Chitosan stock solution was prepared by dissolving 0.0163 g chitosan in 10 mL of 2 mol L-1 acetic acid solution. The surface of GCE was polished with alumina slurry and sonicated with deionised water, respectively, for 5 min. After sonication, the electrode was rinsed with deionised water and allowed to dry in the air. Then the electrode was coated by injecting 6.0 μL of chitosan solution with a microsyringe. CT-GCE was left to dry in air for 30 min. Before use, CT-GCE was equilibrated for about 10 min in the supporting electrolyte solution (phosphate buffer solution (PBS), pH 7). More details about the CT-GCE preparation were reported in a previous paper [25]. Every experiment was performed by using a newly prepared CT-GCE. The CT-film was removed at the end of each experiment and the electrode was polished as above described.

 

Discussion and results

Cyclic voltammetric experiments

Preliminary CV experiments were performed to study the behavior at bare and CT-GCE materials. The electrodes were first immersed in an electrochemical cell containing PBS (pH 7.0). It is important to remark that the protonation of amine groups is responsible for the dissolution of the biopolymer in many acidic solutions, but not in sulphuric acid and phosphate solutions [27]. For this reason, the experiments were carried out in PBS media. The voltammograms attained at both bare and CT-GCE materials were similar to those obtained in previous findings [25]. The experiments were carried out in PBS as supporting electrolyte. Fig. 2 in Ref 25 shows that the behaviour of the modified and bare GCE in the chosen supporting electrolyte (PBS) was dependent on the preparation method. CT-GCEAcOH electrode showed a lower current increase regarding the bare electrode, likely resulting from permeability changes.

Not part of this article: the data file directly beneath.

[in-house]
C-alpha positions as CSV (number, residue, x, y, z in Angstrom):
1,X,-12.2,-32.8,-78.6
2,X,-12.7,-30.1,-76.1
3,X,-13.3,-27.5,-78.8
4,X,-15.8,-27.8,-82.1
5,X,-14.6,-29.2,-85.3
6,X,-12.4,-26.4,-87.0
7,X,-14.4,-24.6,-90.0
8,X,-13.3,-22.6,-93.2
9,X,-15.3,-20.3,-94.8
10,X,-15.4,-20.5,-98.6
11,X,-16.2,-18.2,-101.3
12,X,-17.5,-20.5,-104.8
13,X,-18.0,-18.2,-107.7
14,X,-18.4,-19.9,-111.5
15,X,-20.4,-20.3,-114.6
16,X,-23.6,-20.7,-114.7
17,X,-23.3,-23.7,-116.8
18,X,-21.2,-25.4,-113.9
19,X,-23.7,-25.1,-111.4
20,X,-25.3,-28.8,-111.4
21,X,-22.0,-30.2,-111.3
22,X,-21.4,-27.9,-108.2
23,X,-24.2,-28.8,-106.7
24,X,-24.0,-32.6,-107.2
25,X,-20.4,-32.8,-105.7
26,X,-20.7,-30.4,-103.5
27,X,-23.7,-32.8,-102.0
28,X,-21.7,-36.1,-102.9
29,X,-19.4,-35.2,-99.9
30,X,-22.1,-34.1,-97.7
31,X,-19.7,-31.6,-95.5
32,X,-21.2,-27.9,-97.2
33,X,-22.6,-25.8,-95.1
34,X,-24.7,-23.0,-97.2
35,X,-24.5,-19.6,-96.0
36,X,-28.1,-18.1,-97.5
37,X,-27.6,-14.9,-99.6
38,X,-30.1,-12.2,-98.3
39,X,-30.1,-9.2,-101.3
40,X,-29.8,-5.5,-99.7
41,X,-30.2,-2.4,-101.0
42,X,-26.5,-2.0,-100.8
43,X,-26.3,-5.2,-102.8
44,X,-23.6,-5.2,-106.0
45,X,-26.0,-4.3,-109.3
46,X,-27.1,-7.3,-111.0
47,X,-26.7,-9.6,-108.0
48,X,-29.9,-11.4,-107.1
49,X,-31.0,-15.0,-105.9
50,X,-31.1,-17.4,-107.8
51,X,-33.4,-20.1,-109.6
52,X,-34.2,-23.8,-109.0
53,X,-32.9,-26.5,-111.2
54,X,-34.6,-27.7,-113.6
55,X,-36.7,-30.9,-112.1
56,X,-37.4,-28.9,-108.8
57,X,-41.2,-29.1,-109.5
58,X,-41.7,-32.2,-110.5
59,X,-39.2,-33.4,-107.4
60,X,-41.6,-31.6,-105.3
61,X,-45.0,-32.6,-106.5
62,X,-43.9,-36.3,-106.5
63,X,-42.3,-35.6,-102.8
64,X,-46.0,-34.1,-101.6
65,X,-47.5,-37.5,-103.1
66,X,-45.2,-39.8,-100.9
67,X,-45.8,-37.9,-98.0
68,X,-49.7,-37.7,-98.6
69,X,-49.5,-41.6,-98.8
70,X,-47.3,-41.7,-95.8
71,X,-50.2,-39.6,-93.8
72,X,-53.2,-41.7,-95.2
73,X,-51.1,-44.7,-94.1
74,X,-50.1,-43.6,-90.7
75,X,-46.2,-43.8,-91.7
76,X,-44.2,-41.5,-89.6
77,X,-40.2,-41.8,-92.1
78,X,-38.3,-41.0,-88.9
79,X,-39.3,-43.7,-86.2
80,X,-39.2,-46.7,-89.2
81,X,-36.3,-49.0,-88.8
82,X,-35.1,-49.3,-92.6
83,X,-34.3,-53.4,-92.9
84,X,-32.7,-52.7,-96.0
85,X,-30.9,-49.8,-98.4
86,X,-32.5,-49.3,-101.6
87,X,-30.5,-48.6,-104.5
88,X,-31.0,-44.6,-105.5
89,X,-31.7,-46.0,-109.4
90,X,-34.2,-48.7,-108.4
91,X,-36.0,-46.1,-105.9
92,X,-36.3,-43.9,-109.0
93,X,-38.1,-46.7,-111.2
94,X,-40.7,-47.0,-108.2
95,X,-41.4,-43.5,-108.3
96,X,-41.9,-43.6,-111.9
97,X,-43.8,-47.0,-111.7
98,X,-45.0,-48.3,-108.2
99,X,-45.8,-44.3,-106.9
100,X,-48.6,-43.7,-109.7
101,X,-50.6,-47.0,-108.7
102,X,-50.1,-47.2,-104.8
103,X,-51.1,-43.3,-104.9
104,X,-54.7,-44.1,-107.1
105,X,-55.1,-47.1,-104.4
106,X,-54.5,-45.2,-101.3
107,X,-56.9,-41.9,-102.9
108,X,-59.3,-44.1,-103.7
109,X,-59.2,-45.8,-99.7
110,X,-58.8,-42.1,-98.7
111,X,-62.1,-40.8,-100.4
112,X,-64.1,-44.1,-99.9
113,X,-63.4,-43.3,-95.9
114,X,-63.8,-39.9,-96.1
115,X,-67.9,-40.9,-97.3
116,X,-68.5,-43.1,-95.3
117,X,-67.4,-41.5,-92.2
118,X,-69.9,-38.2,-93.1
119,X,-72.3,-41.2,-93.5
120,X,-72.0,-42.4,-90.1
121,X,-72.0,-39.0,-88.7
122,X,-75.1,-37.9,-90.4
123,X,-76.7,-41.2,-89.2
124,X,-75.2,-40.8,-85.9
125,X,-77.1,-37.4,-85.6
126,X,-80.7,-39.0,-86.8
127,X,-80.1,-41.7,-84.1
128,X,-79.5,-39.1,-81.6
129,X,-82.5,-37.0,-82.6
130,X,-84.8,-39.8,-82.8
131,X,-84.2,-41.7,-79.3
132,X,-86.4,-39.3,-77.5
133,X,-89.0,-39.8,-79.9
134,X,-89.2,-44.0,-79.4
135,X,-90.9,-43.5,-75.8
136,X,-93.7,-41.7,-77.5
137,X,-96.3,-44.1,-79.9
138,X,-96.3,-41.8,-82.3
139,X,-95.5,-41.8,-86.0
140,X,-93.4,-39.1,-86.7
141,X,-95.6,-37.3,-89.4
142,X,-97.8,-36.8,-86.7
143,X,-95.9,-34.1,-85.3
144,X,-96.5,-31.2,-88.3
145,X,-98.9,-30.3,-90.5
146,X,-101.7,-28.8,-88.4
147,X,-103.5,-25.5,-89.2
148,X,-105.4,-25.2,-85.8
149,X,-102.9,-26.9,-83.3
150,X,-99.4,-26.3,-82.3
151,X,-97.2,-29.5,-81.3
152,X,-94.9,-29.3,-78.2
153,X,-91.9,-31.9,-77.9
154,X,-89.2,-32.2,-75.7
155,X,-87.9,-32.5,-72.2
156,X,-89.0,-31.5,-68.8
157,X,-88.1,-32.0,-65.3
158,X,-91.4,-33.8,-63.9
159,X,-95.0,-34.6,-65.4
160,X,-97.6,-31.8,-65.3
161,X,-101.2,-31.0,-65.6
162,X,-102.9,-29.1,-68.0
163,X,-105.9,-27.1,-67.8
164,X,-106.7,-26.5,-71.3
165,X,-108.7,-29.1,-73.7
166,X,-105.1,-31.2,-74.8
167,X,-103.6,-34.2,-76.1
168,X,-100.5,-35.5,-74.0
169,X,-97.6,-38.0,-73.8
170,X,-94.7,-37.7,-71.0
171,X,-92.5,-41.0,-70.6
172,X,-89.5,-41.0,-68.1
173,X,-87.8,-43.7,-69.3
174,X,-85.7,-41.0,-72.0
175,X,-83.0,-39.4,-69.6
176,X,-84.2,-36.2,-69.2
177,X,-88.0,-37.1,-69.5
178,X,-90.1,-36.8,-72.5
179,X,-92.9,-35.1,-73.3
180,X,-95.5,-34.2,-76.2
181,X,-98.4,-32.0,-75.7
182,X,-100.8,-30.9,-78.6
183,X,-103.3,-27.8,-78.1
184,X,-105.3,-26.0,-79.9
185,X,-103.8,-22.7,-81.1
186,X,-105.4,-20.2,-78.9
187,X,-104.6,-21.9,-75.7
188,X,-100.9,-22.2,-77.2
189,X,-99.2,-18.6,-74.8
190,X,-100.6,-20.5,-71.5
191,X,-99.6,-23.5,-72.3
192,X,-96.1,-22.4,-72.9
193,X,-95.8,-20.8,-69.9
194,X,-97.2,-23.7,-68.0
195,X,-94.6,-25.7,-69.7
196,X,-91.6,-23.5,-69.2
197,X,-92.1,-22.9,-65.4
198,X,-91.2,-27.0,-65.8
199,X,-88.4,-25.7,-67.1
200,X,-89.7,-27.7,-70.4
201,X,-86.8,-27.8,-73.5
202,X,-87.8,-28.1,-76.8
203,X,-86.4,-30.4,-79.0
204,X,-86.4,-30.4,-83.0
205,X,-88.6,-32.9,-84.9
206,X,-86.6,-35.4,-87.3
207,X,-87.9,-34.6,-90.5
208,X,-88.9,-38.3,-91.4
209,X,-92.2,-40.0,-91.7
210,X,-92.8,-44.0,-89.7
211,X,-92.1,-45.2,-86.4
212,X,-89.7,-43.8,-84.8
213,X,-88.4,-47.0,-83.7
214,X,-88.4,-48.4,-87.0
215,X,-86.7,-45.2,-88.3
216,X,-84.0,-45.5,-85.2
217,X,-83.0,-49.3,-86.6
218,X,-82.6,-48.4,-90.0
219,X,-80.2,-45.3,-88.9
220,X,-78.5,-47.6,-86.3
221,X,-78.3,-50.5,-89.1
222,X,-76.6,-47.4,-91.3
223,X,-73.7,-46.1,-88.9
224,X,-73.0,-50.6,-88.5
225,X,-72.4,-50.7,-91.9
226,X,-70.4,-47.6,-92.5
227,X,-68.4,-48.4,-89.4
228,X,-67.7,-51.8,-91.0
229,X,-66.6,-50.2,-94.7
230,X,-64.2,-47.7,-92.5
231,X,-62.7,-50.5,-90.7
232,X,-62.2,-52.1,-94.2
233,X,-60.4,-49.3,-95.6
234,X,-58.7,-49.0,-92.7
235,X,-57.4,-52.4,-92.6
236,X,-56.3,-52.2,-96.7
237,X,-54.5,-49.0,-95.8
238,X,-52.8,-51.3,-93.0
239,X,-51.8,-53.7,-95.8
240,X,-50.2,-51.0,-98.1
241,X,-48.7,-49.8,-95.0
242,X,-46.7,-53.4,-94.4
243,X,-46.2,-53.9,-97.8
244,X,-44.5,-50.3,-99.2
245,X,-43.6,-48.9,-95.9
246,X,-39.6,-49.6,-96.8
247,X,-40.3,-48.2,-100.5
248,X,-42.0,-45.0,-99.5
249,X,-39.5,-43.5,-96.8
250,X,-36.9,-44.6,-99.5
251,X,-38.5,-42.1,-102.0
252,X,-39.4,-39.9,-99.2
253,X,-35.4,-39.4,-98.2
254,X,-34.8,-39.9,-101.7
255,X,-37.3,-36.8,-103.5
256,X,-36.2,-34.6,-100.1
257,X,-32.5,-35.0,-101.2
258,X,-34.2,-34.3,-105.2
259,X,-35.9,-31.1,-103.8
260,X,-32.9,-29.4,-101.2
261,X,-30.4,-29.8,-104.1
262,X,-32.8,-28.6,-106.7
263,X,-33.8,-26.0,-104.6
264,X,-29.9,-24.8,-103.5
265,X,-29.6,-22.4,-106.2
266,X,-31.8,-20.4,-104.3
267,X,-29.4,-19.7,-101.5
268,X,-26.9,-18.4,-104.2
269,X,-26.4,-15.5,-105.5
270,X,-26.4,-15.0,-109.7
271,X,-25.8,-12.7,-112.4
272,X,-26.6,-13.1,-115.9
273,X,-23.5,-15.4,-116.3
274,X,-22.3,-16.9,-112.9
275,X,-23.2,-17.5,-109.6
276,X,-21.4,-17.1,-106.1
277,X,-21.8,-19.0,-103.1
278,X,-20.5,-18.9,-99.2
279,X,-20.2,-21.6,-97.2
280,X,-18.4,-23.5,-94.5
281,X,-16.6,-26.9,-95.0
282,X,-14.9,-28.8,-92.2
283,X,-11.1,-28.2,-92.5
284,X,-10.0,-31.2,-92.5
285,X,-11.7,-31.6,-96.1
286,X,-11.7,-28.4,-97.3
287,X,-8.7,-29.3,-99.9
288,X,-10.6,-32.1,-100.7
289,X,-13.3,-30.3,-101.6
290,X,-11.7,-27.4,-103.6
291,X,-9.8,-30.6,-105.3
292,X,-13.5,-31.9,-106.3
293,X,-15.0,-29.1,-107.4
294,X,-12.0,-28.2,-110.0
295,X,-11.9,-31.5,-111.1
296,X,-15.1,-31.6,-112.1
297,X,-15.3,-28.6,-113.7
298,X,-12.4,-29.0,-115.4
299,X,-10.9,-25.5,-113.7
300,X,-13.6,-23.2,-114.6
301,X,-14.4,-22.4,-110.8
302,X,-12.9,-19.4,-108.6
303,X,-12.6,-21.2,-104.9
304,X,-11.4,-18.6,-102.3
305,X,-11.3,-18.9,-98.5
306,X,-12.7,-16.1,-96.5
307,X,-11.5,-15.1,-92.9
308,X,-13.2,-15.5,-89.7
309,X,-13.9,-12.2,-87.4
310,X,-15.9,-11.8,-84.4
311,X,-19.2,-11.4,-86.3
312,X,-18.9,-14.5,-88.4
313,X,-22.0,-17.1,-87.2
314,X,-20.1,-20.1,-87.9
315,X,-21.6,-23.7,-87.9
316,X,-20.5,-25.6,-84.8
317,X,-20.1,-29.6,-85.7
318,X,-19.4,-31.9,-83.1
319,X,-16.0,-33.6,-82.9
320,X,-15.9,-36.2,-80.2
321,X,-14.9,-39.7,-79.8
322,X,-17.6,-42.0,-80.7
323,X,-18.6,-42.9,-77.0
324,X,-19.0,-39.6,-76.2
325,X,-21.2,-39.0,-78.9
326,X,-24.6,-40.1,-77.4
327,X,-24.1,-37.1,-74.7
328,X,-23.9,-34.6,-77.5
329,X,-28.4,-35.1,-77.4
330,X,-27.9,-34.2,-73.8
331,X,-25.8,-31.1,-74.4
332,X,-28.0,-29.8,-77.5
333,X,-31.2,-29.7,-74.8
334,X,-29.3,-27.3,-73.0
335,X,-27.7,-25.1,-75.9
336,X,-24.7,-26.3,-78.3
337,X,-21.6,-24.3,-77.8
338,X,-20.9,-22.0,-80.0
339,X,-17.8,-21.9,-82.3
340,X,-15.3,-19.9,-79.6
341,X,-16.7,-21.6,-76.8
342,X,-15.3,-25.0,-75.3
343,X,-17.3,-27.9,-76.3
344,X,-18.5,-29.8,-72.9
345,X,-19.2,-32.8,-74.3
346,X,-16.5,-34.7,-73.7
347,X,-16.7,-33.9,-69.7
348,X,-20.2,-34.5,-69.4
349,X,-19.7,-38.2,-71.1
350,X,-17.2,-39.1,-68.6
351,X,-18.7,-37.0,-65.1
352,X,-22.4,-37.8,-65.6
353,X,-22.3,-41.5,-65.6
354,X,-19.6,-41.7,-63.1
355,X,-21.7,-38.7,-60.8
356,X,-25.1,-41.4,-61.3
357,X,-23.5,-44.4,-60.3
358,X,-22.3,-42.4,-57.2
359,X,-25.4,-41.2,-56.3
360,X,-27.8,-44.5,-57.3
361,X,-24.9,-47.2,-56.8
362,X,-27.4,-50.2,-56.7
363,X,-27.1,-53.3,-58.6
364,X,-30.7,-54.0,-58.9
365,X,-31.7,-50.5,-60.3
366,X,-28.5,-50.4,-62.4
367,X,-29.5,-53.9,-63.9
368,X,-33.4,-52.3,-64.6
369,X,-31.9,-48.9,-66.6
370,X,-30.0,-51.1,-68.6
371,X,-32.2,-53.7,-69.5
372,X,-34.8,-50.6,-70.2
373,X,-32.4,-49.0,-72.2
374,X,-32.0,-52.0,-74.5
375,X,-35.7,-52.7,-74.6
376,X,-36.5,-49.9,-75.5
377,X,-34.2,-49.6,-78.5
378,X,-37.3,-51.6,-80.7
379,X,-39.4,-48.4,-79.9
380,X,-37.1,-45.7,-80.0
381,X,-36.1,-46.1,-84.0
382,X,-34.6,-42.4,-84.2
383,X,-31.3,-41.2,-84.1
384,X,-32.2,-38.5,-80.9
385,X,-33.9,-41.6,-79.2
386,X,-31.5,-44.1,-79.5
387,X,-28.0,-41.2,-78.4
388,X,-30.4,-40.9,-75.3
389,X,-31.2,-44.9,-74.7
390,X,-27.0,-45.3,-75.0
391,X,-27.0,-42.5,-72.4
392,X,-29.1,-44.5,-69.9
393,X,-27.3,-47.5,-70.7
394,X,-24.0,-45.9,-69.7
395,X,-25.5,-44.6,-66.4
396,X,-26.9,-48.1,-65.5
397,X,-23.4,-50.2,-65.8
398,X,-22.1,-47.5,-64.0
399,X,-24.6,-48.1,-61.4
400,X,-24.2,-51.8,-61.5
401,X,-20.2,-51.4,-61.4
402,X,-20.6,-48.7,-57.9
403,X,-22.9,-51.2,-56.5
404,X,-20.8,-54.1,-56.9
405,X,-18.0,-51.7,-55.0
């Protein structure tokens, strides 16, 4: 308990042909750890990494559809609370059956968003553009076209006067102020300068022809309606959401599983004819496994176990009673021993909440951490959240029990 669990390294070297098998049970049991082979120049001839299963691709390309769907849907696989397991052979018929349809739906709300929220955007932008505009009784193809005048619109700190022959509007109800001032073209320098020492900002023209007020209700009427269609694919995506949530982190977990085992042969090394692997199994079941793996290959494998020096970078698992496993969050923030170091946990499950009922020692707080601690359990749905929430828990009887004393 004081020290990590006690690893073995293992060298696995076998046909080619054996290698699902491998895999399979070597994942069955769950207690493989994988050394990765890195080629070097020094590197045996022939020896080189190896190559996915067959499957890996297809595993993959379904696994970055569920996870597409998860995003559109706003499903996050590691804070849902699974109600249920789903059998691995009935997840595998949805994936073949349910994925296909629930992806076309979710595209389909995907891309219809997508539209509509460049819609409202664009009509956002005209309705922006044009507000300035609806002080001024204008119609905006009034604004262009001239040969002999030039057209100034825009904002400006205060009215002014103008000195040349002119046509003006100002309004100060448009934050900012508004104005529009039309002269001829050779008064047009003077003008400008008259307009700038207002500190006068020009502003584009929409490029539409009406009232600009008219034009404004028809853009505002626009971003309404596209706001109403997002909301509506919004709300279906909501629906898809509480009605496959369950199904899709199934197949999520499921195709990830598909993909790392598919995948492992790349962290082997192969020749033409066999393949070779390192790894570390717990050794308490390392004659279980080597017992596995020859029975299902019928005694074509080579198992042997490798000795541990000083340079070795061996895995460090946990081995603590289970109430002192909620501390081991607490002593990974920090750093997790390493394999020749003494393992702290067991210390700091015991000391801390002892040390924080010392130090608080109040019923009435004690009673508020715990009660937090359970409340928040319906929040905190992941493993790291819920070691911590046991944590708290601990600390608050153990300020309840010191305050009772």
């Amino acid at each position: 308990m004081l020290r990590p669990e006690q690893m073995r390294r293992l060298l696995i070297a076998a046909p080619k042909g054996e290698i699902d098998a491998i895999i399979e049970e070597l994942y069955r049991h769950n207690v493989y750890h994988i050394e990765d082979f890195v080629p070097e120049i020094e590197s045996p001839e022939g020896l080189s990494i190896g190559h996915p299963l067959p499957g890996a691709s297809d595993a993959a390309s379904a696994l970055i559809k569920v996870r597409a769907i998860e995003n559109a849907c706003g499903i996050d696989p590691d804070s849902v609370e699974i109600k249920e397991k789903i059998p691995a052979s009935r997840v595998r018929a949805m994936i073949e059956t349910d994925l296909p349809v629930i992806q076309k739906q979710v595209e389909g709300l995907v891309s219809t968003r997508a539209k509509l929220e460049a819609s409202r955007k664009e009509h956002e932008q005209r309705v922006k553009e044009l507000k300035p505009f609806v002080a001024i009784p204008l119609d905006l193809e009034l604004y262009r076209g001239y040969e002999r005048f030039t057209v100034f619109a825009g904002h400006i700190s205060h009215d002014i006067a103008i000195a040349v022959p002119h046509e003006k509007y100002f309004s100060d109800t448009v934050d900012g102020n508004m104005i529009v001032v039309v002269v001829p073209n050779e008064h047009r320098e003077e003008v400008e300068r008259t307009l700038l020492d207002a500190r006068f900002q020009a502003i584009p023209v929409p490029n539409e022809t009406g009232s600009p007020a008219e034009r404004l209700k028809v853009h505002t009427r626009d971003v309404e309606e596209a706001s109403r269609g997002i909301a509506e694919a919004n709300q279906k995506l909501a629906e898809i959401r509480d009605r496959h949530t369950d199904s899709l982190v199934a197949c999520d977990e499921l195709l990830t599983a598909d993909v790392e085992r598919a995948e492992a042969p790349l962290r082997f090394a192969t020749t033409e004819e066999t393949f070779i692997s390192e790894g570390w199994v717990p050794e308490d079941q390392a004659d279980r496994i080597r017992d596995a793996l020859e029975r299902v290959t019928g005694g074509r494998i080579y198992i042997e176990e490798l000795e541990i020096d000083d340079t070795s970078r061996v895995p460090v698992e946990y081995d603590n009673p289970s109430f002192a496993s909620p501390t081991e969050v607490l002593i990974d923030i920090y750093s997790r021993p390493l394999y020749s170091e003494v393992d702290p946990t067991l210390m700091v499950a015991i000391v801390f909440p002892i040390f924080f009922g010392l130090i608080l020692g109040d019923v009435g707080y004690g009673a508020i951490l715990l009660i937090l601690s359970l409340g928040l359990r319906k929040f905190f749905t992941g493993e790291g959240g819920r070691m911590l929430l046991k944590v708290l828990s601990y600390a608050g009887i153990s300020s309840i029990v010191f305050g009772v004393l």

Figure 2. Cyclic voltammograms at CT-GCE after DPV experiments.